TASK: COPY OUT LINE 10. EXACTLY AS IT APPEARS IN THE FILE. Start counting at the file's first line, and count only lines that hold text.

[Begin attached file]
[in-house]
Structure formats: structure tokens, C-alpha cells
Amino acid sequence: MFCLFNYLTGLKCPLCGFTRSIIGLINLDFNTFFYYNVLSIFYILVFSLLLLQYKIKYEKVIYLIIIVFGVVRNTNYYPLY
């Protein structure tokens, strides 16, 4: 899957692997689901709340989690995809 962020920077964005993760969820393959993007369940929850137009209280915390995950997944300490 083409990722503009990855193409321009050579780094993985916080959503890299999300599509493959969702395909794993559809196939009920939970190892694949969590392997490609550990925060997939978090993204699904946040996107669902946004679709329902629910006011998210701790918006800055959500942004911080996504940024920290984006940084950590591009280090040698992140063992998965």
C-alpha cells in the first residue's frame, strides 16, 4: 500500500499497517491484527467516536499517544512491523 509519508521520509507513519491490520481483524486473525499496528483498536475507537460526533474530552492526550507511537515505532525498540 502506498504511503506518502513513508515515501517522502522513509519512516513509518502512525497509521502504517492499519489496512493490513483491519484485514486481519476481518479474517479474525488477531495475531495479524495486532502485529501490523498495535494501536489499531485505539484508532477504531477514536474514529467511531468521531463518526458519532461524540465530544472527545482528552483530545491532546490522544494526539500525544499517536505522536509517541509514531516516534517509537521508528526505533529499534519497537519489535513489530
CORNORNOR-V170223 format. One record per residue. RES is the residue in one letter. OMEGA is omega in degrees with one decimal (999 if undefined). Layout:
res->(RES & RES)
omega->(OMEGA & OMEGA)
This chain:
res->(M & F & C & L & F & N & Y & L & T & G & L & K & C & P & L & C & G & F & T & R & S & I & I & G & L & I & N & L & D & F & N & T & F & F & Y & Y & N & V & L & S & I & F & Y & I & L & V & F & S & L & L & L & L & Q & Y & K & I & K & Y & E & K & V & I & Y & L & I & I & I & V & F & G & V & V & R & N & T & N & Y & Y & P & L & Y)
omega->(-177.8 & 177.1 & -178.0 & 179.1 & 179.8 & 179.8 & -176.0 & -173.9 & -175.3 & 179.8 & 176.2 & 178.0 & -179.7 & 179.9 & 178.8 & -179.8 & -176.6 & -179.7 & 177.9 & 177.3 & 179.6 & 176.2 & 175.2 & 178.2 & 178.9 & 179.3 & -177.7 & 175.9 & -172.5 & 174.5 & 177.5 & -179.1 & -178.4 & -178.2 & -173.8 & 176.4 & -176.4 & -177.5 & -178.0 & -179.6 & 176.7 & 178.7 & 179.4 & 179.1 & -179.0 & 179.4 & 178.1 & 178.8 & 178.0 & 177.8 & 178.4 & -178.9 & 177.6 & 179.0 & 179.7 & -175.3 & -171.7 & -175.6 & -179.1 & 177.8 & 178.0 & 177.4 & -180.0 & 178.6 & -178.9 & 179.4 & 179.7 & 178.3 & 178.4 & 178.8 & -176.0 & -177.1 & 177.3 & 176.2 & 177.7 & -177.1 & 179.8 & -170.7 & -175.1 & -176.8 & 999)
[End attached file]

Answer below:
res->(M & F & C & L & F & N & Y & L & T & G & L & K & C & P & L & C & G & F & T & R & S & I & I & G & L & I & N & L & D & F & N & T & F & F & Y & Y & N & V & L & S & I & F & Y & I & L & V & F & S & L & L & L & L & Q & Y & K & I & K & Y & E & K & V & I & Y & L & I & I & I & V & F & G & V & V & R & N & T & N & Y & Y & P & L & Y)